In Medicare beneficiaries, antihypertensive and statin medication adherence was found to be suboptimal, and disparities were present.
Hypertension and hypercholesterolemia are leading chronic disease risk factors that contribute to excess morbidity, mortality, and healthcare expenses in the United States. Poor management of these conditions can increase risks for negative health outcomes, most notably cardiovascular disease (CVD) events. “Effective antihypertensive and statin medications are available to lower CVD risk, but medication nonadherence could limit optimal management for patients with these conditions,” says Sandra L. Jackson, PhD.
Diet and physical activity modifications can improve hypertension and hypercholesterolemia for many people, but pharmacologic therapy is often required to optimize outcomes, according to Dr. Jackson. To reduce CVD risks, clinicians can tailor medications and have regular clinical interactions with patients to support them in remaining adherent to treatment. However, studies show that patients with both hypertension and hyperlipidemia have greater cardiovascular risks than those with either condition alone. As such, it is important to understand medication adherence for both conditions.
Seeking Clarity on Antihypertensive & Statin Adherence in Older Patients
For a study published in the American Journal of Preventive Medicine, Dr. Jackson and colleagues described adherence to antihypertensive and statin medications, individually and collectively, in Medicare Part D beneficiaries. “We examined variations in adherence by demographic and geographic characteristics,” explains Dr. Jackson. Examining factors relating to adherence, she explained, may help identify populations in greater need of services to support adherence, improve adherence among groups with the lowest adherence, and inform public health initiatives.
For the study, investigators examined adherence to antihypertensive and statin medications at the state and county levels using 2017 prescription drug event data for beneficiaries with Medicare Part D coverage. The authors also analyzed variations in adherence by race/ethnicity and by county of residence urbanicity (metropolitan, micropolitan, or rural). Beneficiaries with 80% or more days covered were considered adherent.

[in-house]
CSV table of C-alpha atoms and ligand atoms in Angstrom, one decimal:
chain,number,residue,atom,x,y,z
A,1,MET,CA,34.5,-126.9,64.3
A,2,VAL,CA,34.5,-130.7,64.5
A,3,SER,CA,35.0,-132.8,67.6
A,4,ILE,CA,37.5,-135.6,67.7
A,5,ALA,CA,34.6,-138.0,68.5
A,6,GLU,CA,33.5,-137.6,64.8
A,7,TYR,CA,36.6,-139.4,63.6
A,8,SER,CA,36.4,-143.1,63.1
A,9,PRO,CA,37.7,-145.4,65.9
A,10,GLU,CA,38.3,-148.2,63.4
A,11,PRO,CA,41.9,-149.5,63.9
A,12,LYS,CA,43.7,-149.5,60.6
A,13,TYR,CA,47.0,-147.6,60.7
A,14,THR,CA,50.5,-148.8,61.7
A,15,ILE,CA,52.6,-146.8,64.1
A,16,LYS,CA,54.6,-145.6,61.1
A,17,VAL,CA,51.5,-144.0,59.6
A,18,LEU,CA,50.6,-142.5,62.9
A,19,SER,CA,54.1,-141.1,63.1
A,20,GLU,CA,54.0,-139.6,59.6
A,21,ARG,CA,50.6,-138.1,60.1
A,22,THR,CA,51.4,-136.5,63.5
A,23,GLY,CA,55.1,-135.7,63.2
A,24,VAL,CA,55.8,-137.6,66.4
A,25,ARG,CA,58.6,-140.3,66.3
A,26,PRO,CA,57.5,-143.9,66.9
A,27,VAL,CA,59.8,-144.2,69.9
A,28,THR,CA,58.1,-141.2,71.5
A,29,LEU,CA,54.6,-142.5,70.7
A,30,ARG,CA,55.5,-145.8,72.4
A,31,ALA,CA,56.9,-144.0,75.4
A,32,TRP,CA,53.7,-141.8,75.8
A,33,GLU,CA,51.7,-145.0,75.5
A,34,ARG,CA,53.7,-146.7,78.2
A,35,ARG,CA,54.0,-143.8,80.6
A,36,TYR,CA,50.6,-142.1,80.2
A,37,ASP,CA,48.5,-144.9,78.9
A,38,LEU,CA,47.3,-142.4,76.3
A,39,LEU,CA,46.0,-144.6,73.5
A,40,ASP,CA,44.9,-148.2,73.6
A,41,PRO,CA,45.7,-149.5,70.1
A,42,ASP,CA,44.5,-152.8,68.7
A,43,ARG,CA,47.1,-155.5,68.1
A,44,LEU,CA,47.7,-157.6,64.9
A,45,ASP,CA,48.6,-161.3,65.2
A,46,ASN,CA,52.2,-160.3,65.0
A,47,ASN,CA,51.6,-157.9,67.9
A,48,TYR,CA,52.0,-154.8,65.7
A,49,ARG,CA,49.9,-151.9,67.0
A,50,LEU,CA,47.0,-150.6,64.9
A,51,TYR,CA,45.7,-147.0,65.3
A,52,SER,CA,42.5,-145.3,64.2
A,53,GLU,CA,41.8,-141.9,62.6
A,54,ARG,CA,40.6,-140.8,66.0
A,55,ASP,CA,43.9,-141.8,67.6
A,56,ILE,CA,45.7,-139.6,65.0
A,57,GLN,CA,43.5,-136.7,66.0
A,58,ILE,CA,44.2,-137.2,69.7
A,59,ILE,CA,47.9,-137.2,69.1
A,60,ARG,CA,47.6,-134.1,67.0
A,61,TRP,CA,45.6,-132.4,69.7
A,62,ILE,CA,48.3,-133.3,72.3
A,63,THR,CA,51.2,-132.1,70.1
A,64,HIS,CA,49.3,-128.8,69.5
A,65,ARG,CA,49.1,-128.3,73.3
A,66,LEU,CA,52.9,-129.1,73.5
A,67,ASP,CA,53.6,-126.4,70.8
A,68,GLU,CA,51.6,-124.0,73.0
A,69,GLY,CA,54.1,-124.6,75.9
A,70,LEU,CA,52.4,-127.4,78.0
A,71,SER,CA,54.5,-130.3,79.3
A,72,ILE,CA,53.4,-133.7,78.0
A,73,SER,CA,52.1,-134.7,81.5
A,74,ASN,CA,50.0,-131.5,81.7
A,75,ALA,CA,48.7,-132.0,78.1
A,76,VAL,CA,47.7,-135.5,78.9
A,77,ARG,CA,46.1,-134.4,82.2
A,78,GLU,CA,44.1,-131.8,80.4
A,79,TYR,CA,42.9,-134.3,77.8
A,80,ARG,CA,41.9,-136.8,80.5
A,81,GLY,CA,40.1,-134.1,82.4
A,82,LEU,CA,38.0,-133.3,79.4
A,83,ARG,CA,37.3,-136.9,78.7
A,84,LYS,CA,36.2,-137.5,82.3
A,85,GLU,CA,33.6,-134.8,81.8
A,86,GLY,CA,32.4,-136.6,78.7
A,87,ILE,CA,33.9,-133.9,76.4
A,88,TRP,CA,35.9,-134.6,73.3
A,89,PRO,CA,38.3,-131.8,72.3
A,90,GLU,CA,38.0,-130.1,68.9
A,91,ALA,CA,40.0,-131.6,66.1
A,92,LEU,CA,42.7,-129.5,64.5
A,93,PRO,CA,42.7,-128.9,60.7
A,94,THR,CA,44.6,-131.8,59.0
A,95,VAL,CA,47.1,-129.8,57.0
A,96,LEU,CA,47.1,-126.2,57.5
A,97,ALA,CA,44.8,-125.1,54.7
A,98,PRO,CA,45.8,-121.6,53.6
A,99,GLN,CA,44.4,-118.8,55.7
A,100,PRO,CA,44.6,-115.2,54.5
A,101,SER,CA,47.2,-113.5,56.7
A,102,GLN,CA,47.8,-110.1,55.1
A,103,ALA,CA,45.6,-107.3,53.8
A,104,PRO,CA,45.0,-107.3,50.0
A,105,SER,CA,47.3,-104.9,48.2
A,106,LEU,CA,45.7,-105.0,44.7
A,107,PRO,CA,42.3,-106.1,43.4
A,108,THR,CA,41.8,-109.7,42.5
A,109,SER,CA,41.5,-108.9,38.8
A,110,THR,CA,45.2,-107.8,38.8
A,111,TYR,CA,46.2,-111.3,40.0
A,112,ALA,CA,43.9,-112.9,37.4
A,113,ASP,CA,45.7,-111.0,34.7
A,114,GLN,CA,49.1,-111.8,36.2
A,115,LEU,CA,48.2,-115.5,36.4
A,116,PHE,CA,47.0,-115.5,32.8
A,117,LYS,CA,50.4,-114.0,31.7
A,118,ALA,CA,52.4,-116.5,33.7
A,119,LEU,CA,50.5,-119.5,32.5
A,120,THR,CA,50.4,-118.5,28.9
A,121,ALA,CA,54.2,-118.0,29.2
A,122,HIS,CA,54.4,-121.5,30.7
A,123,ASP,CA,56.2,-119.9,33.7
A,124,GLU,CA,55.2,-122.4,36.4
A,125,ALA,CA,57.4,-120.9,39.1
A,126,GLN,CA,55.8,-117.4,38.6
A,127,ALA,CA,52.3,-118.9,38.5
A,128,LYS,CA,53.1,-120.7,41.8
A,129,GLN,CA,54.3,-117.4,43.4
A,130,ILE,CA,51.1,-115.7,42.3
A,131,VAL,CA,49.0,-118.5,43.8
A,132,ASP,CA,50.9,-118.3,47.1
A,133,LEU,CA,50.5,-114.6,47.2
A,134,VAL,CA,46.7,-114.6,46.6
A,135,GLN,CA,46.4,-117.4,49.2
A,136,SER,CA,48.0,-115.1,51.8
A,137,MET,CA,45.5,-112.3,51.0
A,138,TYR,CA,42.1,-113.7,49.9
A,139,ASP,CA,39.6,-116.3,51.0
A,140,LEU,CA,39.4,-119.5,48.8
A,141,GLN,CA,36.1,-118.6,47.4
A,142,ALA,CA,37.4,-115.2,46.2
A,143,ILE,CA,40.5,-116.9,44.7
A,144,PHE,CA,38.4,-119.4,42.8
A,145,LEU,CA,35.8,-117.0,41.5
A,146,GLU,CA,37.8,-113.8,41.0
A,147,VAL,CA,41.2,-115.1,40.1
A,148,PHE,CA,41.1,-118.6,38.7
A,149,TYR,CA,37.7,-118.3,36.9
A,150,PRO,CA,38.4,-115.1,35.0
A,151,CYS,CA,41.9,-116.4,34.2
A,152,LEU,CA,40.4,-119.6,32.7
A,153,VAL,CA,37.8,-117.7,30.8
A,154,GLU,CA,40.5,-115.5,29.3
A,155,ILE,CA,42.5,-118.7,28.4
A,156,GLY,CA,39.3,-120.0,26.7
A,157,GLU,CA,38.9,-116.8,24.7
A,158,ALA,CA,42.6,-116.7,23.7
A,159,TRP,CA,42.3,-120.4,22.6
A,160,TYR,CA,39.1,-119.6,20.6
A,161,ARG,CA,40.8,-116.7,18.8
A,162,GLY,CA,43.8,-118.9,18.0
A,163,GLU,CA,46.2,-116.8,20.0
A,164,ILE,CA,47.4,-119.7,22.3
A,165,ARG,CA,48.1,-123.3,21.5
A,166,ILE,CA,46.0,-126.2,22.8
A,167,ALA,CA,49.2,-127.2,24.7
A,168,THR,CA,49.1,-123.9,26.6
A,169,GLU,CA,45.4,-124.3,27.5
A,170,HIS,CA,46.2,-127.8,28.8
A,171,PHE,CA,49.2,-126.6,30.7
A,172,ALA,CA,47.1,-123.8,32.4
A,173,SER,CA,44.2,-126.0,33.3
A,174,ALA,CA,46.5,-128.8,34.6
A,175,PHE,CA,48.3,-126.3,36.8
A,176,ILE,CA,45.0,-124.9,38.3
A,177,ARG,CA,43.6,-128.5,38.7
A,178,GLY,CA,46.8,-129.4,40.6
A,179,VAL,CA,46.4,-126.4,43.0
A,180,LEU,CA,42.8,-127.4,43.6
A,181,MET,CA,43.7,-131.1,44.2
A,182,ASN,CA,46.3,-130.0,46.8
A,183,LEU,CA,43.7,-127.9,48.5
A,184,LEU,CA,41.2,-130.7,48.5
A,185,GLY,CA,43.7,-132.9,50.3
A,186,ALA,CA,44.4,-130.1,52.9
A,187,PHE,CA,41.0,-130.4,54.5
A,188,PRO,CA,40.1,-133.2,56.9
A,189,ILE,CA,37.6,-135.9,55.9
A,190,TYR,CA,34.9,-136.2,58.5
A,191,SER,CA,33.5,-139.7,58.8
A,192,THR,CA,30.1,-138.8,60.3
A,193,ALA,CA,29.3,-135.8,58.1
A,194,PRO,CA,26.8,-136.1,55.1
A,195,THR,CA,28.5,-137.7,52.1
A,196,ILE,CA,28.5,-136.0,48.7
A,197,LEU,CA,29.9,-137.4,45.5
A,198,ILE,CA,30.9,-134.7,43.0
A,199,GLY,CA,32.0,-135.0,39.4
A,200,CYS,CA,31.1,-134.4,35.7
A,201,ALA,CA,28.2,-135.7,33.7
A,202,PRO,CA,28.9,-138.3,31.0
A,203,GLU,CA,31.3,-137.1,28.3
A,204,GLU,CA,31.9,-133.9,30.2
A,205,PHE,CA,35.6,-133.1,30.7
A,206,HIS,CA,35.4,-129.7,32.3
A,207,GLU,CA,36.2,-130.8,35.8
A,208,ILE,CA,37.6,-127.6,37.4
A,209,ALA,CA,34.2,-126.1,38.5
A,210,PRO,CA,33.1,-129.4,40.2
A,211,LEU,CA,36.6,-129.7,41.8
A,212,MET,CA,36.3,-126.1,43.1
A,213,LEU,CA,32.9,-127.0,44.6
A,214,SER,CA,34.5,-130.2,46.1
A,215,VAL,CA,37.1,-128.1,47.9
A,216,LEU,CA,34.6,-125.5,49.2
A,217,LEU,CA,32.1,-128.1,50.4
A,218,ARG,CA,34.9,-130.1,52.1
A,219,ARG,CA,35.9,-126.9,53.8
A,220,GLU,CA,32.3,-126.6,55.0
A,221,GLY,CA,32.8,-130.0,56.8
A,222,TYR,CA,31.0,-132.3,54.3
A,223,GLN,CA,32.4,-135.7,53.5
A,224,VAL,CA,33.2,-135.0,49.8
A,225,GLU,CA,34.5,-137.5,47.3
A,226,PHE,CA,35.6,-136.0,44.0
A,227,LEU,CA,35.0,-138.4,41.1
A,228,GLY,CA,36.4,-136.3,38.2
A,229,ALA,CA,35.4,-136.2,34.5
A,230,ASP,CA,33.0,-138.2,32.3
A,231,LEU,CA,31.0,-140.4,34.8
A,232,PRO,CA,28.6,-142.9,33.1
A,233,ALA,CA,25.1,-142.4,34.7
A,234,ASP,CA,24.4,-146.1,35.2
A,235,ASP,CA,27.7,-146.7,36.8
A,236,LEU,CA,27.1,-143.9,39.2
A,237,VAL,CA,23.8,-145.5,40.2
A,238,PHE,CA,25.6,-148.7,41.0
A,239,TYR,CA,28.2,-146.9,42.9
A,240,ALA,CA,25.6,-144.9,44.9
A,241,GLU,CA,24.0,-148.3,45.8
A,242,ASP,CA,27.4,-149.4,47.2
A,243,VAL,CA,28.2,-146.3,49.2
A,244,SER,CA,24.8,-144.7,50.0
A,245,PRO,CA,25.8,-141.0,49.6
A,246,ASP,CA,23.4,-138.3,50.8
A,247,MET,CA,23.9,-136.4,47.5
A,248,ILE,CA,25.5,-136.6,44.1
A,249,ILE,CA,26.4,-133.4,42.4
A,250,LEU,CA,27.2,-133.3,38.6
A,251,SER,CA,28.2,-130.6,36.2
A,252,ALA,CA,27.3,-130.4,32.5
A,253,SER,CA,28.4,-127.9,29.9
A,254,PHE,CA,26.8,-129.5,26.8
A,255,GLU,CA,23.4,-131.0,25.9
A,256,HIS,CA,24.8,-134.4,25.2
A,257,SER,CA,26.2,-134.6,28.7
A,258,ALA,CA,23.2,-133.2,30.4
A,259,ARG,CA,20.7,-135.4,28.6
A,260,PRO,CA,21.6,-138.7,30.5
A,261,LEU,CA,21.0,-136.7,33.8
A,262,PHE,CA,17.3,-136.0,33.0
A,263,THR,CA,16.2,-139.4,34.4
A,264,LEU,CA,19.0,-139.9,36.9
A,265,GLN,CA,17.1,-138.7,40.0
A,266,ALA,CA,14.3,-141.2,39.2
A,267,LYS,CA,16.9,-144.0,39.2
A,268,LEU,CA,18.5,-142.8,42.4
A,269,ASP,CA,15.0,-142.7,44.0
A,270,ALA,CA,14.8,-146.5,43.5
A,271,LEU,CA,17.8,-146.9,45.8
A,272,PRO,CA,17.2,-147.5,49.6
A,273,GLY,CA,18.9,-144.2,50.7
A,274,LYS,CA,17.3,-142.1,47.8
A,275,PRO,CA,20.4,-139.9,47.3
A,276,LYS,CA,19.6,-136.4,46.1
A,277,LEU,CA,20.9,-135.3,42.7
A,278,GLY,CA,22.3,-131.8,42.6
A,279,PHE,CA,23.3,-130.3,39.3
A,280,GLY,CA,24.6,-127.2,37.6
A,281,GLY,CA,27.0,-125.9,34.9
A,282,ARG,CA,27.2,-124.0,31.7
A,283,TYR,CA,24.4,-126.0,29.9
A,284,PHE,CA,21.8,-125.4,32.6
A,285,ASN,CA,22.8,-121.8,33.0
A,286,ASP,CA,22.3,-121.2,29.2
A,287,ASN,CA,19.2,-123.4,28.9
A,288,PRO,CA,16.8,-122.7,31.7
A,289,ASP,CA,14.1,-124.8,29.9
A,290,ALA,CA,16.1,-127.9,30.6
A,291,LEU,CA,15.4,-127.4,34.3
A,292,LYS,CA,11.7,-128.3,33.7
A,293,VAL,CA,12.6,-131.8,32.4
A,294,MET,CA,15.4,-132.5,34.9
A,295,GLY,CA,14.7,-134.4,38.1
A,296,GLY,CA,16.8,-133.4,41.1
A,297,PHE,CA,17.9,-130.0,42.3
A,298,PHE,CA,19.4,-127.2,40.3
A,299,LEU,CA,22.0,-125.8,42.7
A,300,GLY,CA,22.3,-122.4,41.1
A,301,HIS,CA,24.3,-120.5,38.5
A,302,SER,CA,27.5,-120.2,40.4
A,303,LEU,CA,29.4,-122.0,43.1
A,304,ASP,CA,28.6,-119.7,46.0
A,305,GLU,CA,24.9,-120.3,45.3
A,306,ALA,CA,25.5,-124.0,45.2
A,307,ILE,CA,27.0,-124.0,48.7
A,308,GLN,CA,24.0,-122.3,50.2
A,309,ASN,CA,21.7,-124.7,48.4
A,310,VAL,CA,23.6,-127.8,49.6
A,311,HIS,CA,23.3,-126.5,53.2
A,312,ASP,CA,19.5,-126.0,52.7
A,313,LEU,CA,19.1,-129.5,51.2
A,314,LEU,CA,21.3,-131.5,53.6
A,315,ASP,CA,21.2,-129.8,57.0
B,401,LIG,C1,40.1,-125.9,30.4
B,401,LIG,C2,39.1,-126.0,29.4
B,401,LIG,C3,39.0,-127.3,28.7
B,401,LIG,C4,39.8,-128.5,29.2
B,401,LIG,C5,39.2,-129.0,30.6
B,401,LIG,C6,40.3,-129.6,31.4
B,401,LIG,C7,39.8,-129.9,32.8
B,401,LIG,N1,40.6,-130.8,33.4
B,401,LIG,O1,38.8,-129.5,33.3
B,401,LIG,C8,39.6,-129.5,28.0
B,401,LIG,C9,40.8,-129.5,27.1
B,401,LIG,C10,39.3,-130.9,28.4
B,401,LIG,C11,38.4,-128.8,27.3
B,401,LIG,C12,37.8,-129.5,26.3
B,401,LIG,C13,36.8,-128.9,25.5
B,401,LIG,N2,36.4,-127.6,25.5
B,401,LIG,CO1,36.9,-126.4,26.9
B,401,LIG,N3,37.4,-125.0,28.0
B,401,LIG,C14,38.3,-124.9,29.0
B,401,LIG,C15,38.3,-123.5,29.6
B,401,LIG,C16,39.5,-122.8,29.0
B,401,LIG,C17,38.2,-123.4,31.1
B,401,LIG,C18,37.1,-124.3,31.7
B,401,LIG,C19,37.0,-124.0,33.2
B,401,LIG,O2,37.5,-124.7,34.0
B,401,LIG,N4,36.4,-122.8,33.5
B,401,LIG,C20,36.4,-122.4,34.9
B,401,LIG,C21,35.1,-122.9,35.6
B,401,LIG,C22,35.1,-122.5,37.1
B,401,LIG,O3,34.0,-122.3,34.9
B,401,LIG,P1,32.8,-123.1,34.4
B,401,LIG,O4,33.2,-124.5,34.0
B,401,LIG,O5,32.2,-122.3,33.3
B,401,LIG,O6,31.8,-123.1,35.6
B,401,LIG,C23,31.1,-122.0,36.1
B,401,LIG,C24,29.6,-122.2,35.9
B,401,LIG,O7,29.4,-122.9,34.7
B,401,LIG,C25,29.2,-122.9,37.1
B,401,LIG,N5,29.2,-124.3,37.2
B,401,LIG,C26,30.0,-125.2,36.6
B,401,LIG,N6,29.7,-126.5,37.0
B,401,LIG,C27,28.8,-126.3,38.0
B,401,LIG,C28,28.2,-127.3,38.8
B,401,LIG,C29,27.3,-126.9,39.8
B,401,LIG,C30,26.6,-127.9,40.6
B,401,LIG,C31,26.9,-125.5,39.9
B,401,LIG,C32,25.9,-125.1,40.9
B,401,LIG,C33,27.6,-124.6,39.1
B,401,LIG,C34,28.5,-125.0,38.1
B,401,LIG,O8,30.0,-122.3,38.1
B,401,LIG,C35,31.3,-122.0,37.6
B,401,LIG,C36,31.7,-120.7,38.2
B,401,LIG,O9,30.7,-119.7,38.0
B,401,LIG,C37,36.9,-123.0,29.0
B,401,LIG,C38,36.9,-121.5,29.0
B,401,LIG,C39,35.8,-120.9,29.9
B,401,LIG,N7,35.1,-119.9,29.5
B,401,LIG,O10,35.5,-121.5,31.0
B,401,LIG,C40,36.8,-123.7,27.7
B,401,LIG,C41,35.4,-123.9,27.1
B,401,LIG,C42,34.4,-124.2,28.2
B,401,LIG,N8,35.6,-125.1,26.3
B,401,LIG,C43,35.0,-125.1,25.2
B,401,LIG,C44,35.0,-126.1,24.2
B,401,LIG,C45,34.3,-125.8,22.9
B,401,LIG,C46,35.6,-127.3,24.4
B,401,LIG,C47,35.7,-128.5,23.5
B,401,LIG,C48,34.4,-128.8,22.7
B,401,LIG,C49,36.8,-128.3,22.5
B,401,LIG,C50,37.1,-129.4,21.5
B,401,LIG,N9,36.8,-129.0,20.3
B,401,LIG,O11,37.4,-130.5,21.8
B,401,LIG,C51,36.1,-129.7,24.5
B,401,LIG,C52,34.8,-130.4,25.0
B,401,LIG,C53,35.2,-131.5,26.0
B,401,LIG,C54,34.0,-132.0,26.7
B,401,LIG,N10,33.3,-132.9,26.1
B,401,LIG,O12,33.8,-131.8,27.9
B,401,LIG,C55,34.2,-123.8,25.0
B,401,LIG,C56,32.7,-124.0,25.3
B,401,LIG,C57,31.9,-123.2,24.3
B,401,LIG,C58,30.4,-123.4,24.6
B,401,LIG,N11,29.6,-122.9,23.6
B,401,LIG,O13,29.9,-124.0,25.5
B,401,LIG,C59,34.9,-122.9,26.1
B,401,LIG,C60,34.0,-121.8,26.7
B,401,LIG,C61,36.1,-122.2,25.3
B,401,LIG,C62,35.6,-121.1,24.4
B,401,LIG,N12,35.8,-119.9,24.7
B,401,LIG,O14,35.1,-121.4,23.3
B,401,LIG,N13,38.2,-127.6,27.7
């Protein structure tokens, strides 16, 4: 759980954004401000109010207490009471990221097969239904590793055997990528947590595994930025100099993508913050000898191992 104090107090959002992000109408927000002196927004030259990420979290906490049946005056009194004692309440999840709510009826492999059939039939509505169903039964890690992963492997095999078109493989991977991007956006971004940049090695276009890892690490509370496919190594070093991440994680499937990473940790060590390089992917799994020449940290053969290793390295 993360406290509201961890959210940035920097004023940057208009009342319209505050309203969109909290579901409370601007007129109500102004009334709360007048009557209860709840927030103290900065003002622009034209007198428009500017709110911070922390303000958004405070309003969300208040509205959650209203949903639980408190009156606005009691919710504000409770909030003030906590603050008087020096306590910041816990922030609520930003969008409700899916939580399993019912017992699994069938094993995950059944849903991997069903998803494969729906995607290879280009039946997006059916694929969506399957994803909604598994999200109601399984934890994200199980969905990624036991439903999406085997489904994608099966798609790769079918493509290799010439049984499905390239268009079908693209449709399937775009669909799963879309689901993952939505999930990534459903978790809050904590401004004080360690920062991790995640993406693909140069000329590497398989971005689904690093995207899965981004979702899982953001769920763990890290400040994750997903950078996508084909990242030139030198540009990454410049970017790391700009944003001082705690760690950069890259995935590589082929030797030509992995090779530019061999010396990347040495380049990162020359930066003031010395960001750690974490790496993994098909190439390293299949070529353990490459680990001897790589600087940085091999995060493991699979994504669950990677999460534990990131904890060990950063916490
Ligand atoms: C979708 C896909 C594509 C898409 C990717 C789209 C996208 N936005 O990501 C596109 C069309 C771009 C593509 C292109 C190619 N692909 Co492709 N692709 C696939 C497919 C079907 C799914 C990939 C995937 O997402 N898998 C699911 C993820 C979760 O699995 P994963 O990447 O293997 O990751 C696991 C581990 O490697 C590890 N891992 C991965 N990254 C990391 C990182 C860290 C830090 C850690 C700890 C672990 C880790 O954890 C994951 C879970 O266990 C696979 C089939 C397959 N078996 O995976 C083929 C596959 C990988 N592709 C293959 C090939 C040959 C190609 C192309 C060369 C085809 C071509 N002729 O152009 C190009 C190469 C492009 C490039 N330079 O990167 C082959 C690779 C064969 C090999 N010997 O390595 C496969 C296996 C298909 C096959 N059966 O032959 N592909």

Medication Adherence Suboptimal, Disparities Persist
According to Dr. Jackson, the study showed that antihypertensive and statin medication adherence was suboptimal, and disparities were present. “Among the 22.5 million Medicare Part D beneficiaries prescribed antihypertensive medications, 77.1% were adherent,” she says. “Among the 16.1 million prescribed statin medications, 81.9% were adherent. Among the 13.5 million prescribed both antihypertensive and statin medications, 70.3% were adherent to both.”
Importantly, the study group also found that adherence varied by race/ethnicity. “Lower adherence was seen among American Indian/Alaska Native, Hispanic, and non-Hispanic Black beneficiaries,” Dr. Jackson says. In addition, county-level adherence varied widely across the country, ranging from 25.7% to 88.5% for antihypertensive medications, from 36.0% to 93.8% for statin medications, and from 20.8% to 92.9% for both medications combined. Adherence to antihypertensive medications and/or statins was lowest in southern areas of the US (Figure). “Our results highlight the need for efforts to remove barriers and support medication adherence, especially among populations at greatest risk for adverse cardiovascular outcomes,” says Dr. Jackson.
Collaborate With Patients to Find Solutions to Adherence Issues
Despite the development of interventions to improve blood pressure and cholesterol levels, additional public health and clinical efforts are needed to better address treatment adherence in this patient population. “To support adherence, clinicians can simplify treatment regimens by prescribing fixed-dose combination therapies,” Dr. Jackson says. “Clinicians can also work to build rapport with patients by asking about how well they are adhering to treatment and by inquiring about any potential barriers to adherence, such as costs or treatment side effects.”
Dr. Jackson notes that training resources are available to help build skills in conversations about adherence. “Such resources can help clinicians learn how to incorporate these discussions into routine care,” she says. “In addition, it’s important to support the implementation of programs that enhance continuity of care, team-based care, and pharmacist involvement because each of these factors may increase medication adherence. Furthermore, resources such as the Million Hearts Hypertension Control Change Package might be helpful. In future research, studies should be conducted to evaluate the effects of system-level or clinic-level programs to increase medication adherence.”